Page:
7.4/10
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3 user 12 critic

Ghost Bird (2009)

Not Rated | | Documentary | 6 May 2009 (USA)
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Ghost Bird is a non-fiction feature about a small town in Arkansas, an extinct giant woodpecker and everybody looking for the Holy Grail of birding - the Ivory-billed woodpecker. Following ... See full summary »

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Katie Jacques ... Herself - General Manager, The Brinkley Argus
Sandra Kemmer ... Herself - Executive Director, Brinkley Chamber of Commerce
Billy Clay ... Himself - Mayor of Brinkley
Ronnie Steinbeck ... Himself - Hunting & Birding Guide
Paul Swenby ... Himself - Colorado Birders
Rose Swenby ... Herself - Colorado Birders
Gene DePriest ... Himself - Gene's Bar-B-Que
Penny Childs ... Herself - Penny's Family Hair Care
Eugene Dover ... Himself - Rice Farmer
David Luneau ... Himself - Associate Professor, University of Arkansas Little Rock
John Fitzpatrick ... Himself - Director, Cornell Lab of Ornithology (archive footage) (as Dr. John Fitzpatrick)
Mike Mills ... Himself - Arkansas River Guide
Nancy Tanner ... Herself - Wife of Ornithologist Jim Tanner
David Allen Sibley ... Himself - Bird Guide Author & Illustrator (as David Sibley)
Jerome Jackson ... Himself - World's Foremost Ivory-Bill Biologist (as Dr. Jerome Jackson)
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Storyline

Ghost Bird is a non-fiction feature about a small town in Arkansas, an extinct giant woodpecker and everybody looking for the Holy Grail of birding - the Ivory-billed woodpecker. Following numerous sightings and its widely announced rediscovery in 2005, the world's best birders have been unable to locate even one "Lord God Bird" after over three years of intensive searching. Ghost Bird examines the meaning of hope, faith and the limits of certainty in the quest to resurrect this lost species...unless, like the Holy Grail itself, the Ivory-bill remains forever out of reach. Written by 2007©small change productions

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Got pecker?

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Documentary

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Not Rated
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6 May 2009 (USA)  »

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Thomas Jacques: There was a small garment factory here until just about a year ago. They made shirts for Wal-Mart. I can't exactly trace where those particular jobs went to, but you, I think you can assume they went to a place where they could be made even more cheaply than they could in the American South.
Thomas Jacques: That's what our draw has been, you know - leave the North and come to us. We'll work for dirt. And we've found out people in other places will work for much less dirt.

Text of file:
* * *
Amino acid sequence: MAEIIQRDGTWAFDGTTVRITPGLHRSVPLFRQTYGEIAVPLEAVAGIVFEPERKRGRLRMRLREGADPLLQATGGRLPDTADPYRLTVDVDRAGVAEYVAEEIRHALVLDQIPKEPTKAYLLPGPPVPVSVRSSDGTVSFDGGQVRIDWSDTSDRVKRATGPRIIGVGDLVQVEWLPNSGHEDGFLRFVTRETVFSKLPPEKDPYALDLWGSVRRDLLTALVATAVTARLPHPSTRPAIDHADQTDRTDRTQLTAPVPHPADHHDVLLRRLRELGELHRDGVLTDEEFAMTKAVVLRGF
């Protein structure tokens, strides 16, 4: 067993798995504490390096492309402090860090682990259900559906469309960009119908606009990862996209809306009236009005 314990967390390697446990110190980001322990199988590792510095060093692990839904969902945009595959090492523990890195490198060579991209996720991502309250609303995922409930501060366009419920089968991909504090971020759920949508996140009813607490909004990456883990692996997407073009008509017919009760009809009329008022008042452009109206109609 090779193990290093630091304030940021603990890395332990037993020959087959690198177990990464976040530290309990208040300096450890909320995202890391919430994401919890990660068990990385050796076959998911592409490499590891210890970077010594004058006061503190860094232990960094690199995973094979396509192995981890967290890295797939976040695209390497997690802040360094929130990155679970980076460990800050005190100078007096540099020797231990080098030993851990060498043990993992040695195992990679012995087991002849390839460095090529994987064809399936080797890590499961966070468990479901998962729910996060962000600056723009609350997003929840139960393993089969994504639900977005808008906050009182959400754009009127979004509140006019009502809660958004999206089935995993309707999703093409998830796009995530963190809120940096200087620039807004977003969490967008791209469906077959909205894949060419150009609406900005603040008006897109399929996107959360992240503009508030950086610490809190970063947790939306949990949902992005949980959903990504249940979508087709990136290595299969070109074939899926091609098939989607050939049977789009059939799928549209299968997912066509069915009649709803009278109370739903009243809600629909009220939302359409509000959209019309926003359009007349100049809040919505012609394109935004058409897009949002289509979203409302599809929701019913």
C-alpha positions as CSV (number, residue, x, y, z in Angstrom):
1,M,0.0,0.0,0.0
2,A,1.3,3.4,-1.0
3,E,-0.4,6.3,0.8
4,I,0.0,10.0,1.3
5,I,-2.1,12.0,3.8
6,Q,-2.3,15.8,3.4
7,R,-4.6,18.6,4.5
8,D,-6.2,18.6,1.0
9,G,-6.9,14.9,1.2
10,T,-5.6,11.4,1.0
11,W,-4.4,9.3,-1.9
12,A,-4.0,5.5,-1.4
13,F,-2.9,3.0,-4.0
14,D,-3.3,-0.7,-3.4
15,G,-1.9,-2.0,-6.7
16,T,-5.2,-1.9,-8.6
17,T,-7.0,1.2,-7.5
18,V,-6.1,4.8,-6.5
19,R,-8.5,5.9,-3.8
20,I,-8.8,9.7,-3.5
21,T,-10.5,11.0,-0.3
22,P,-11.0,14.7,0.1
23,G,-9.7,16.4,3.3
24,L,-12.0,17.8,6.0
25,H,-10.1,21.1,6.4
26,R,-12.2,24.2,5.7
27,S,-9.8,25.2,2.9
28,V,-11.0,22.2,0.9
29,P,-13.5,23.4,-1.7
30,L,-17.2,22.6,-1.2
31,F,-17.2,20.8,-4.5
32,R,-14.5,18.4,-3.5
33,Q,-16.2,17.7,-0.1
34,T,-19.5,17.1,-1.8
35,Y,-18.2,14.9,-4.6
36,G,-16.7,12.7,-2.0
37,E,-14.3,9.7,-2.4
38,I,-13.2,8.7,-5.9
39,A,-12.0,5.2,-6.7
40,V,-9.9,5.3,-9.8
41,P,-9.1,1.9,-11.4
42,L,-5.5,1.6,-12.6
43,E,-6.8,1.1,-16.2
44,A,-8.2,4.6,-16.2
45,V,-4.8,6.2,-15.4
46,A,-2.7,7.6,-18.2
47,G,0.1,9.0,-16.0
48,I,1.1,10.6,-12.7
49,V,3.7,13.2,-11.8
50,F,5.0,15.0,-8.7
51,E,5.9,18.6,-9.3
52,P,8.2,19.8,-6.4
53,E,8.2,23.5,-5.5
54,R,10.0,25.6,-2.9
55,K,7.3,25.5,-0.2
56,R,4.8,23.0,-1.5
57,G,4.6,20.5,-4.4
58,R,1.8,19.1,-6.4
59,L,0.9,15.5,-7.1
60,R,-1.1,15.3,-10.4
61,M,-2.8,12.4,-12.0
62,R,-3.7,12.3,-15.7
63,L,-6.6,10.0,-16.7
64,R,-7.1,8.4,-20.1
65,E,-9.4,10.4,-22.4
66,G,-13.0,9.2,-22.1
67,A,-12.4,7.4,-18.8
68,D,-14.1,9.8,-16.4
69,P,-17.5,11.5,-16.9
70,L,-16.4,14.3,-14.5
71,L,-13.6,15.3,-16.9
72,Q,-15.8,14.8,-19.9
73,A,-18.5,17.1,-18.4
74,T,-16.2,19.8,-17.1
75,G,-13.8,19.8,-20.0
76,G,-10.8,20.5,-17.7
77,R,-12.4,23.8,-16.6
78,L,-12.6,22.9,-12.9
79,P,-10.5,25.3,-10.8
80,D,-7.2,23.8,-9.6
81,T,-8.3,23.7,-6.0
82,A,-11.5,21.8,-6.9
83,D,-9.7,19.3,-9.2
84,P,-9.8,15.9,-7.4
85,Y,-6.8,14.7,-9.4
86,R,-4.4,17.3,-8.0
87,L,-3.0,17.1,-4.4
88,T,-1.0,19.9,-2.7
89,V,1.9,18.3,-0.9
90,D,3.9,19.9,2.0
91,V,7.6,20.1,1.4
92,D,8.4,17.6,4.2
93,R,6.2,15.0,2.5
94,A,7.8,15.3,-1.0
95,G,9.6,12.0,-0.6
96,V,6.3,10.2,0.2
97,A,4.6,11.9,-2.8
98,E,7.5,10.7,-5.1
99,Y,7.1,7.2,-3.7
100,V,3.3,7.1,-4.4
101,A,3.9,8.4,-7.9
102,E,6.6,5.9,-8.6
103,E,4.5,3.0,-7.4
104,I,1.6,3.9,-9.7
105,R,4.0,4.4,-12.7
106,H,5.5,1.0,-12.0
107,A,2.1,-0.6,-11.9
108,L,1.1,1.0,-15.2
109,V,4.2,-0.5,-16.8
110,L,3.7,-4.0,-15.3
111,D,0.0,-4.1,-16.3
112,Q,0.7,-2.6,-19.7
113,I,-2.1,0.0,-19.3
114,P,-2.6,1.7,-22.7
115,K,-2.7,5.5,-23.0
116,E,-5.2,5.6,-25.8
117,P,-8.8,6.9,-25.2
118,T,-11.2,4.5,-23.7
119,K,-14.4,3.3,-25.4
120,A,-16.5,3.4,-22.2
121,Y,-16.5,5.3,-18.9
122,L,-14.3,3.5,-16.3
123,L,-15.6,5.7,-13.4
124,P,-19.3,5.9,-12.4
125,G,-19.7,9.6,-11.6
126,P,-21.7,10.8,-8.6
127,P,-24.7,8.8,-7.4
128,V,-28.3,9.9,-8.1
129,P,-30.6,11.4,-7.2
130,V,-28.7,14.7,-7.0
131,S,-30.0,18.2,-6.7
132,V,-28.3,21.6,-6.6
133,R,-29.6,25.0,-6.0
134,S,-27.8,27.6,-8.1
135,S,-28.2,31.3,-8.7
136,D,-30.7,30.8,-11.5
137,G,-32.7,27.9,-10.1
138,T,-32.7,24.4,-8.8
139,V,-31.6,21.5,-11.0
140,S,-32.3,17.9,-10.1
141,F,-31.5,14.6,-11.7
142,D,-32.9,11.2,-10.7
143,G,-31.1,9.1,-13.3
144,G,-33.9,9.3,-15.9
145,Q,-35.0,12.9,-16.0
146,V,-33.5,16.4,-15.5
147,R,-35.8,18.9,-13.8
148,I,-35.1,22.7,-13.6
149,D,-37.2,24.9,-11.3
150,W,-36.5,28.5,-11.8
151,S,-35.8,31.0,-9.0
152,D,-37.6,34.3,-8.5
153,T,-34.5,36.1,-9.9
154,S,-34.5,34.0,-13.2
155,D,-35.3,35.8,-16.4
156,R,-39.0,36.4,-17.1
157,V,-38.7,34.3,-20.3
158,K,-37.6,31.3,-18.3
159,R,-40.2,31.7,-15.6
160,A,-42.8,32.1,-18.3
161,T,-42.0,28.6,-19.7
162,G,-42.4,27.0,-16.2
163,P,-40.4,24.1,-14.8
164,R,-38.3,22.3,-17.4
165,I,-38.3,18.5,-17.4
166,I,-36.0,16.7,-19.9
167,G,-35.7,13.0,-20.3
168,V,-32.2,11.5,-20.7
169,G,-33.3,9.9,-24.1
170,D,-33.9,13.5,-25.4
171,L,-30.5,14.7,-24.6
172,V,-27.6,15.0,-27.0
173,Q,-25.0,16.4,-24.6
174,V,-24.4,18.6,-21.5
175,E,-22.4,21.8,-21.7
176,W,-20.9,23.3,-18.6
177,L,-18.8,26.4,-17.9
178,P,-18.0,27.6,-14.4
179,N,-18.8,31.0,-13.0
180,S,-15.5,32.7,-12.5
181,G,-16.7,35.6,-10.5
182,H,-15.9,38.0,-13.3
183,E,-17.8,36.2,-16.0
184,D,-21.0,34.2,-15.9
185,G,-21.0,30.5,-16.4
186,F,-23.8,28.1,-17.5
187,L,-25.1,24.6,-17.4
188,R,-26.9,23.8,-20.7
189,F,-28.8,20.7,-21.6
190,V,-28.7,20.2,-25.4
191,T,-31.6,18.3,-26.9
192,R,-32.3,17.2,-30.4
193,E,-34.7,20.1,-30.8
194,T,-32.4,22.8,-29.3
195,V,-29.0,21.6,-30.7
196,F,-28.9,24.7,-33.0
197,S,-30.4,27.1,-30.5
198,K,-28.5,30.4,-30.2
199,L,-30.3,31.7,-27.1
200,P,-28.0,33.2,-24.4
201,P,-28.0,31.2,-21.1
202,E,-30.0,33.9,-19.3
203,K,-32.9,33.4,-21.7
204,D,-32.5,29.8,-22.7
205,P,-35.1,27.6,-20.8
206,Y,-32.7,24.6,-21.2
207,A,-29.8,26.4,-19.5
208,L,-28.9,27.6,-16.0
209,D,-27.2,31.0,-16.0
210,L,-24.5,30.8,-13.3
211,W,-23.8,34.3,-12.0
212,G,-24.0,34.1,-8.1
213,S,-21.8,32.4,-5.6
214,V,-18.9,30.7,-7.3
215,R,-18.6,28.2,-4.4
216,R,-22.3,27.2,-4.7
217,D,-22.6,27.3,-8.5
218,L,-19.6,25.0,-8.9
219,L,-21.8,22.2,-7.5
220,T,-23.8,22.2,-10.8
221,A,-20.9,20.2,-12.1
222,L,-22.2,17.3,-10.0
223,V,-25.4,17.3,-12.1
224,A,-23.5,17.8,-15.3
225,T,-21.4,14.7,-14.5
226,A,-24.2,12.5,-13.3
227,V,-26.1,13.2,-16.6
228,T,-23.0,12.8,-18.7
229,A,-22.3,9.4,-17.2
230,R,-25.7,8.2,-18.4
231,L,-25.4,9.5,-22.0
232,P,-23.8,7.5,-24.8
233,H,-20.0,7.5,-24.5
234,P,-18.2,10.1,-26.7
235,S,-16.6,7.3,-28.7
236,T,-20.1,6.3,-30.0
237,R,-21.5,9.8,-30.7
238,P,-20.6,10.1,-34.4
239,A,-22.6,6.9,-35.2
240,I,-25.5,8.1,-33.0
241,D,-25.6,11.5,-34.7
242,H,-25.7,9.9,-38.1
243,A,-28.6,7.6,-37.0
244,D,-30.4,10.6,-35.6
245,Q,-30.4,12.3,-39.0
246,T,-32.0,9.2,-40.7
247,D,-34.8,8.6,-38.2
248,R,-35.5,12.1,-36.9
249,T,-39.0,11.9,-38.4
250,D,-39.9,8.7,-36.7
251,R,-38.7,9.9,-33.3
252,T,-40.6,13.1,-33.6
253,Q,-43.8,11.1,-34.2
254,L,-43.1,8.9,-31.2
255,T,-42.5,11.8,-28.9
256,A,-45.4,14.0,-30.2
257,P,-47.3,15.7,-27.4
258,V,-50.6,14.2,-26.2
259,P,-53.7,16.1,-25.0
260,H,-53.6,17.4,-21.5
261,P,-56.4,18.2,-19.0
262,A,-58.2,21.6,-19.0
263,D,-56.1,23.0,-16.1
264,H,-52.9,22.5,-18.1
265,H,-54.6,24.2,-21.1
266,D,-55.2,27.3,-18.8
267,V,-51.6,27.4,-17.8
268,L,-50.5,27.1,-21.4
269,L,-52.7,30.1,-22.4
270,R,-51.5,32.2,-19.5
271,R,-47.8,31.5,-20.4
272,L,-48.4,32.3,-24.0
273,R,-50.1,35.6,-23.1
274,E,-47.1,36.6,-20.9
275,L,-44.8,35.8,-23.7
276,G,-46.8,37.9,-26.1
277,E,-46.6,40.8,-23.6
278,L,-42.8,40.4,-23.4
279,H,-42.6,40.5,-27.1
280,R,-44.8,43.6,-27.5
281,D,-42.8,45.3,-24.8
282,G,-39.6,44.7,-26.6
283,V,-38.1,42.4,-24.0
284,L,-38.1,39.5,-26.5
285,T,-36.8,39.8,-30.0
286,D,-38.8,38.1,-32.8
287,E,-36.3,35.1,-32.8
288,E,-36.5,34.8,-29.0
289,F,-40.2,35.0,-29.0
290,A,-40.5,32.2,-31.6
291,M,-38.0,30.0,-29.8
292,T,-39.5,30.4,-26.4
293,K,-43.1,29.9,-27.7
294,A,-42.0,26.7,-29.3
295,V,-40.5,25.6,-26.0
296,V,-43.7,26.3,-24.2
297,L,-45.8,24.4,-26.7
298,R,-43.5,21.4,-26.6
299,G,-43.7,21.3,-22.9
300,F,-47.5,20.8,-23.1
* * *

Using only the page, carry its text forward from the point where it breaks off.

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Features The Lost World (1925) See more »

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We Insist
Written & Performed by Zoe Keating
Used by permission. All rights reserved.
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User Reviews

 
This Documentary Exposes a Great Scientific Debacle
9 September 2012 | by See all my reviews

This superb documentary exposes one of the most egregious cases of "faith based scientific fraud" in recent times. This fraud was perpetrated by the most prestigious Ornithological institution in the US no less, the Cornell Lab of Ornithology.

The manner in which the Lunard video was handled by a team of "researchers" from Cornell is scandalous. This video should have been vetted by all the top field ornithologists in America, before it was published in Science Magazine as definitive proof that Ivory-billed Woodpeckers still persist. Several top "birders", most notably David Sibley, exposed the amateurish mistake almost immediately. But by this point it was too late, the Ivory-bill frenzy was in full swing.

Without going into the details, which are well chronicled in the documentary, Cornell has refused any comment on the situation, hiding behind the weak argument that "it can't be proved that Ivory-billeds are extinct", and hoping that the passage of time will cause this incident to blow over. Meanwhile, the US Fish and Wildlife Service, who originally bought this crock hook, line and sinker, have backed off the Ivory-billed Recovery Plan, stating that "conditions for recovery are inadequate", instead of admitting that the bird is extinct.

For the record, the American Birding Association voted 7-0, not to accept any recent reports of Ivory-billed Woodpeckers. The Florida Rare Bird Committee did the same. This scandal should have shaken the Cornell Lab of Ornithology to its core, but it appears they have been successful at diverting blame, while remaining tight lipped about the entire episode.


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